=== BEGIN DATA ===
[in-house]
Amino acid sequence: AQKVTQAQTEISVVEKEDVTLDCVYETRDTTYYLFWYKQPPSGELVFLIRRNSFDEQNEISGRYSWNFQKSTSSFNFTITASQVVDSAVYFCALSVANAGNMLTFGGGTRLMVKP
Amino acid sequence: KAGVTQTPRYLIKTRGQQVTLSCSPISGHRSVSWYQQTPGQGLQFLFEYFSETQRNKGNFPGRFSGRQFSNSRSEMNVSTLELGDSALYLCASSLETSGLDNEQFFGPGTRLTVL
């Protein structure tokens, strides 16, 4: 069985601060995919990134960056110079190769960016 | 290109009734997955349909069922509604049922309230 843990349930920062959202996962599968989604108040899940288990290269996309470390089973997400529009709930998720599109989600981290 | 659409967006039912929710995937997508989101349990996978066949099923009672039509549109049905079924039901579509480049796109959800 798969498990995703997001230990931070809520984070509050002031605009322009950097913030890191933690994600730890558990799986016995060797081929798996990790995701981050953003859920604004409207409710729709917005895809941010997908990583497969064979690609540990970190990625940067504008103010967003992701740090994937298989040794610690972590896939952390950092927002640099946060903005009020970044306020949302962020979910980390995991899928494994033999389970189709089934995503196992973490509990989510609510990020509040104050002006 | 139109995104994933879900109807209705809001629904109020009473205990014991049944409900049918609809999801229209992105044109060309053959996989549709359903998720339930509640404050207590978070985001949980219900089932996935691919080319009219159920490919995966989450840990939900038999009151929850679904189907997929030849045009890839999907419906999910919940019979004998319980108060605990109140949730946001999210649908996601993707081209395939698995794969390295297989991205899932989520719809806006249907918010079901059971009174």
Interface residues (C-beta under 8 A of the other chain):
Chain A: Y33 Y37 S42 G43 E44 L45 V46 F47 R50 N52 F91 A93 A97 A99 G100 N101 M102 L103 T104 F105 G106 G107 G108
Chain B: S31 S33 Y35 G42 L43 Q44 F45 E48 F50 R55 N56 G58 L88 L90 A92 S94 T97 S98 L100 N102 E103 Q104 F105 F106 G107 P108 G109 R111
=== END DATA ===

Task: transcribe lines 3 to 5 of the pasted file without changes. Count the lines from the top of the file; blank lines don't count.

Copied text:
Amino acid sequence: KAGVTQTPRYLIKTRGQQVTLSCSPISGHRSVSWYQQTPGQGLQFLFEYFSETQRNKGNFPGRFSGRQFSNSRSEMNVSTLELGDSALYLCASSLETSGLDNEQFFGPGTRLTVL
């Protein structure tokens, strides 16, 4: 069985601060995919990134960056110079190769960016 | 290109009734997955349909069922509604049922309230 843990349930920062959202996962599968989604108040899940288990290269996309470390089973997400529009709930998720599109989600981290 | 659409967006039912929710995937997508989101349990996978066949099923009672039509549109049905079924039901579509480049796109959800 798969498990995703997001230990931070809520984070509050002031605009322009950097913030890191933690994600730890558990799986016995060797081929798996990790995701981050953003859920604004409207409710729709917005895809941010997908990583497969064979690609540990970190990625940067504008103010967003992701740090994937298989040794610690972590896939952390950092927002640099946060903005009020970044306020949302962020979910980390995991899928494994033999389970189709089934995503196992973490509990989510609510990020509040104050002006 | 139109995104994933879900109807209705809001629904109020009473205990014991049944409900049918609809999801229209992105044109060309053959996989549709359903998720339930509640404050207590978070985001949980219900089932996935691919080319009219159920490919995966989450840990939900038999009151929850679904189907997929030849045009890839999907419906999910919940019979004998319980108060605990109140949730946001999210649908996601993707081209395939698995794969390295297989991205899932989520719809806006249907918010079901059971009174």
Interface residues (C-beta under 8 A of the other chain):